The movie they saw, A Man for All Seasons, was released on December 12, 1966. In today’s world, of course, all but the biggest of blockbusters have left the theaters within five months and are prepping for their blu-ray/DVD release and/or PPV debut. Back then? Things stuck around. Movies routinely started small, at select theaters, and slowly widened in scope, hopscotching the country and media markets. (Mass distribution, where a movie opens on hundreds – if not thousands – of screens at a time, didn’t become commonplace until 1974 and The Trial of Billy Jack.)

The top TV shows for the 1966-’67 season were (in order) BonanzaThe Red Skelton Hour, Andy Griffith Show, Lucy Show and Jackie Gleason Show. The Lawrence Welk Show, which was in a four-way tie for No. 10, was a few spots higher than The Smother Brothers Comedy Hour.

On the music front: According to the Weekly Top 40, the Supremes’ “The Happening” was the No. 1 single on the charts.

I featured that song in the April 22nd, 1967 Top 5, of course. And, between that entry and the one for April 2nd, I’ve spotlighted the top five songs on this week’s Top 40 chart fairly recently. As a result, I’ll be digging deep into the chart for today’s countdown.

And, with that caveat out of the way, here’s today’s Top 5, May 13, 1967 (via Weekly Top 40).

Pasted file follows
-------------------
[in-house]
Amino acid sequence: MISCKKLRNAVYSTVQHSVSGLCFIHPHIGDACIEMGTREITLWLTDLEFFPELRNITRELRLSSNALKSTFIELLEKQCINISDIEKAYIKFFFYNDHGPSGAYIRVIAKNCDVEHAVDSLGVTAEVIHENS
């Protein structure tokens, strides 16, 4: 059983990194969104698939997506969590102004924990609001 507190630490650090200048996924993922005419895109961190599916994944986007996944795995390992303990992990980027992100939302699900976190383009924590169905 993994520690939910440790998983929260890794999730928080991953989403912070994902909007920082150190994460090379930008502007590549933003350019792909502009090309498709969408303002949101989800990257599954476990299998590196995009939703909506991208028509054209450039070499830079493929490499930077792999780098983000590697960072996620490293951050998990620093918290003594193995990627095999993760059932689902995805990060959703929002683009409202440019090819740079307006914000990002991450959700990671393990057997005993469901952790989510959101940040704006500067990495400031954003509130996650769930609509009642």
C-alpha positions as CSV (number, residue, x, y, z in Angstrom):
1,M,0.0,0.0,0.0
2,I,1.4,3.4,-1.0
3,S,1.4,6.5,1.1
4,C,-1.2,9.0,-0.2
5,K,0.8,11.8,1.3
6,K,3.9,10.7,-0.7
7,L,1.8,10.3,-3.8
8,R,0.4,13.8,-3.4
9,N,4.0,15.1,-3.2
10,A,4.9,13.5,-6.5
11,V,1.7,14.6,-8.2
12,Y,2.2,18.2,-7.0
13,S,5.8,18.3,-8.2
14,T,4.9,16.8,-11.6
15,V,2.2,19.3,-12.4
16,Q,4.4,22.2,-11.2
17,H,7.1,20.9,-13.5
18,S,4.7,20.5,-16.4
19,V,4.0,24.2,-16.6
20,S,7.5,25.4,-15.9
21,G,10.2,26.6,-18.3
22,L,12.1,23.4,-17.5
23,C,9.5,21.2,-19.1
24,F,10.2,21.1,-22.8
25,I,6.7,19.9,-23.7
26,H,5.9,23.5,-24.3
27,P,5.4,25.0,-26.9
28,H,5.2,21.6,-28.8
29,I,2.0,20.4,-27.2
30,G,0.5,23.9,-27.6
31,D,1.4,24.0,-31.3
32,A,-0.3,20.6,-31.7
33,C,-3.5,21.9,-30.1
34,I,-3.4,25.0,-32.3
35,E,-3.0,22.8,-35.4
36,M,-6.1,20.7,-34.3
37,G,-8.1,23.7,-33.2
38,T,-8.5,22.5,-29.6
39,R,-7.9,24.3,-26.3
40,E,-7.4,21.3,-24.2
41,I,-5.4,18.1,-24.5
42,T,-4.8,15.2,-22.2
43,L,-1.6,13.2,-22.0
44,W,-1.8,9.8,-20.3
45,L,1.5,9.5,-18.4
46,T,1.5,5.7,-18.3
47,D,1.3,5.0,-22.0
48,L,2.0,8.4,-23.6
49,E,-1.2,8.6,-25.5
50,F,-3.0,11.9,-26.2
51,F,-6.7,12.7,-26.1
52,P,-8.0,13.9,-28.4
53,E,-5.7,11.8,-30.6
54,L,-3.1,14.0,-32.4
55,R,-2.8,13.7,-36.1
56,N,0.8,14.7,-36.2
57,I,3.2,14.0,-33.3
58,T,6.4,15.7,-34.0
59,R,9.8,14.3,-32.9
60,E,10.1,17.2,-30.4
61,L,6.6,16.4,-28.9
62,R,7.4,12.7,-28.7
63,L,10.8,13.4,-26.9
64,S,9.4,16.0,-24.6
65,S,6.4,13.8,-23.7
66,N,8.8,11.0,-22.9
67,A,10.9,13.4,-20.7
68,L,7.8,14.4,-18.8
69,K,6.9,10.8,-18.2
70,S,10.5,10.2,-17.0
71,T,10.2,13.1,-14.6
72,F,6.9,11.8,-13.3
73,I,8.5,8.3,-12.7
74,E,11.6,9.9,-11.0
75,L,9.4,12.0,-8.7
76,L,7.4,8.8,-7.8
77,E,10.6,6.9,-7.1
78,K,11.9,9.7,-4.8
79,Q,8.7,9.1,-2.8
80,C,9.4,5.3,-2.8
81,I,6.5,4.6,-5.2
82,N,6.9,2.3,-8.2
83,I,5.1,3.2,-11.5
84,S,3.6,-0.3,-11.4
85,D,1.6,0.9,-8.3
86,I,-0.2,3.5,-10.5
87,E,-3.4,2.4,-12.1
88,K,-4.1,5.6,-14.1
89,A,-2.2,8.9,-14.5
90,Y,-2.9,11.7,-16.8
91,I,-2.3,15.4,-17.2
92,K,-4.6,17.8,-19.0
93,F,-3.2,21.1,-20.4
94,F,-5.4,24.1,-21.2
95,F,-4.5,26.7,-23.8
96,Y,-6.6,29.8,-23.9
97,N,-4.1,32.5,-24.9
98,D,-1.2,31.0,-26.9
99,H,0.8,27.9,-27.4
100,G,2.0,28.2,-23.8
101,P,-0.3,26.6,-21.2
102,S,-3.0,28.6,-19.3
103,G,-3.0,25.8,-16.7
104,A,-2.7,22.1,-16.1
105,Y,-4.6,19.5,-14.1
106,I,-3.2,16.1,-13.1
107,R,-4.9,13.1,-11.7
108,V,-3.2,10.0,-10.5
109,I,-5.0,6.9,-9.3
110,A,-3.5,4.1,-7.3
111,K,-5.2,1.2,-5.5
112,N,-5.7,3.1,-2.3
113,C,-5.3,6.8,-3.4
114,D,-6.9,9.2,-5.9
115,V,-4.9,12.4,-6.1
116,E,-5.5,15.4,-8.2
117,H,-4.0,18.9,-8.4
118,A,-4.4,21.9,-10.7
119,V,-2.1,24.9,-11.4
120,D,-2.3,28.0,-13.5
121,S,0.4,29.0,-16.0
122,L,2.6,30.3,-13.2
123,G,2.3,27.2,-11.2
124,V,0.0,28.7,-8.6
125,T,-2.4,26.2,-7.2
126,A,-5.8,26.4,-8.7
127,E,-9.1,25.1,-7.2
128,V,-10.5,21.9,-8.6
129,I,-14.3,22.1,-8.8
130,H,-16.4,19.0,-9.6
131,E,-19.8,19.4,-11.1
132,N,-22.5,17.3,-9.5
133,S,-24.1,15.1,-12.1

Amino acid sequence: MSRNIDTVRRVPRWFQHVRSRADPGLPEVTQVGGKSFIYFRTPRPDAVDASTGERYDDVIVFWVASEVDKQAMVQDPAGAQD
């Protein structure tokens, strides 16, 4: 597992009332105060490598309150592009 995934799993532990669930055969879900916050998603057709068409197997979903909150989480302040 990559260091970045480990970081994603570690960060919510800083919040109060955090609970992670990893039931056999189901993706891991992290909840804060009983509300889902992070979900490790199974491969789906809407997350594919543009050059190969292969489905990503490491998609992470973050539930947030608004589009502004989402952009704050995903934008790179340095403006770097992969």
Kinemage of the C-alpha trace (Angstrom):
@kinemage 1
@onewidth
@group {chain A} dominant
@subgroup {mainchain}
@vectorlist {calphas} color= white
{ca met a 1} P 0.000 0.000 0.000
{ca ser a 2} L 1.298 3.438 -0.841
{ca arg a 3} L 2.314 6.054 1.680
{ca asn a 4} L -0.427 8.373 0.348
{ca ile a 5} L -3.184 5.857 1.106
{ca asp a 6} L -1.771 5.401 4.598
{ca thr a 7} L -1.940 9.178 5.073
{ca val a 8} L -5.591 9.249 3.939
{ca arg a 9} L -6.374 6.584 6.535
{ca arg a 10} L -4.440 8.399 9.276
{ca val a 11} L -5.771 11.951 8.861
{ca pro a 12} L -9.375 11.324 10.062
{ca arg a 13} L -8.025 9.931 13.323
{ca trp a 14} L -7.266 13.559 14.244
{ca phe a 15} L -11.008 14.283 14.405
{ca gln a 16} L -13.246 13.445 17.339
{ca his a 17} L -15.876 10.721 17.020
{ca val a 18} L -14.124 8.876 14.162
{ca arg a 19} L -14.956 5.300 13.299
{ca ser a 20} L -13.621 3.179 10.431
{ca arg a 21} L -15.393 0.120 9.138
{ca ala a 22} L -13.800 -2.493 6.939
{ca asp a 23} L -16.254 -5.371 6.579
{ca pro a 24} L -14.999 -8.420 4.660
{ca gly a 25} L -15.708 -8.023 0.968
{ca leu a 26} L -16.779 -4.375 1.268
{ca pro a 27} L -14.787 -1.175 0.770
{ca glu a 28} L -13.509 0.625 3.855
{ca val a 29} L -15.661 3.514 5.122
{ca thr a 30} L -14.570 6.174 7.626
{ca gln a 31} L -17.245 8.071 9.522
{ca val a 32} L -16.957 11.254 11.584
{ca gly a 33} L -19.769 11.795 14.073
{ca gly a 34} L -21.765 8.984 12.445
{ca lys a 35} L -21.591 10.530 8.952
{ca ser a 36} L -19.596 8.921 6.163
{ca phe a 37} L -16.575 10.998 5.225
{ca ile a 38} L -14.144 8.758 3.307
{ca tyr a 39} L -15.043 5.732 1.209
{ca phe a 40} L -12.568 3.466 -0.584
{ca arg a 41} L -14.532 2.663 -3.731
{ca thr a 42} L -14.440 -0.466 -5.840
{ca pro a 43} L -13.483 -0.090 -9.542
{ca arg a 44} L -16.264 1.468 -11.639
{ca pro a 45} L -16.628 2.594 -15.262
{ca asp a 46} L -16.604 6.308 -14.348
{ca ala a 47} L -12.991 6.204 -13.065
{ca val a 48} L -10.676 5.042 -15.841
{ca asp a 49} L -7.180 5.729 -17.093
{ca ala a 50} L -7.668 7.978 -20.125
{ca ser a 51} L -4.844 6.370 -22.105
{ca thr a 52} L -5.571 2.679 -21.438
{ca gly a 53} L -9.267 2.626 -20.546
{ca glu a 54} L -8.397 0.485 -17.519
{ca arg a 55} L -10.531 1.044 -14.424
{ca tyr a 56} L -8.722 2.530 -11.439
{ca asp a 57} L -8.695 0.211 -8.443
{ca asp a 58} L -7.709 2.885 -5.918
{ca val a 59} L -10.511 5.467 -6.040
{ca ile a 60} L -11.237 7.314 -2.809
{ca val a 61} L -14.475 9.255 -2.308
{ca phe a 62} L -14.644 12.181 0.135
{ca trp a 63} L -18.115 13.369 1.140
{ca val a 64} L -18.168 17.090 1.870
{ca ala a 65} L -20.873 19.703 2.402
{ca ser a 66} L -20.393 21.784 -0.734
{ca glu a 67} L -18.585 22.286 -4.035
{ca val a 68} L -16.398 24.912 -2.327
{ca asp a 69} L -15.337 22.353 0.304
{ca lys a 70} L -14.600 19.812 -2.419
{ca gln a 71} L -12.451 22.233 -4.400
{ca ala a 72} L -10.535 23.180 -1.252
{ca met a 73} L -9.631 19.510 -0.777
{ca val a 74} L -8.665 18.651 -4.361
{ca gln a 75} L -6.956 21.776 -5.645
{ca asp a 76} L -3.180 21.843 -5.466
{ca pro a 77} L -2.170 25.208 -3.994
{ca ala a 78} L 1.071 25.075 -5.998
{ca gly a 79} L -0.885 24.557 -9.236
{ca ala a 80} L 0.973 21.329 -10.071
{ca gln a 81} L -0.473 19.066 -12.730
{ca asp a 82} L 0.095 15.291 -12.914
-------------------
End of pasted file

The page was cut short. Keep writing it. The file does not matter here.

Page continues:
1) The Happenings – “I Got Rhythm.” The No. 9 song this week is this…kitschy delight? It was one of four Top 40 singles the group scored from 1966 through ’68. This one, like their 1966 hit “See You in September,” topped out at No. 3.

2) The Mamas & the Papas – “Creeque Alley.” Jumping from No. 44 to No. 22 is this self-mythologizing song, which tells of the formation of the group.

3) Jefferson Airplane – “Somebody to Love.” Holding steady at No. 31 in its seventh week on the charts is this Summer of Love anthem from the Airplane, which would eventually fly into the Top 10. Here they are performing it at the Monterey Pop Festival on June 17th.

4) The Who – “Happy Jack.” One of the week’s Power Plays is this now-classic song, which jumped from No. 51 to No. 41.

5) The Marvelettes – “When You’re Young and in Love.” Another of the week’s Power Plays is this lovely Van McCoy-penned song, which would eventually reach No. 23. An interesting piece of trivia: It’s the group’s only single to chart in the U.K. Another piece of trivia: It was Wendy D.’s theme song… nah, I’m making that last bit up. But it should’ve been!

And two bonuses, both pulled from the “New This Week” section:

6) Marvin Gaye & Tammi Terrell – “Ain’t No Mountain High Enough.” The first of the many classic Marvin & Tammi duets. Here, they perform the Ashford & Simpson-penned song on The Tonight Show:

7) The Grass Roots – “Let’s Live for Today.” Debuting at No. 87 is this ‘60s classic, which would eventually make it to No. 8. Who knew that it began life as an Italian pop song written by an ex-pat Brit beat group? Not me. Wikipedia gives the rundown of its complicated history.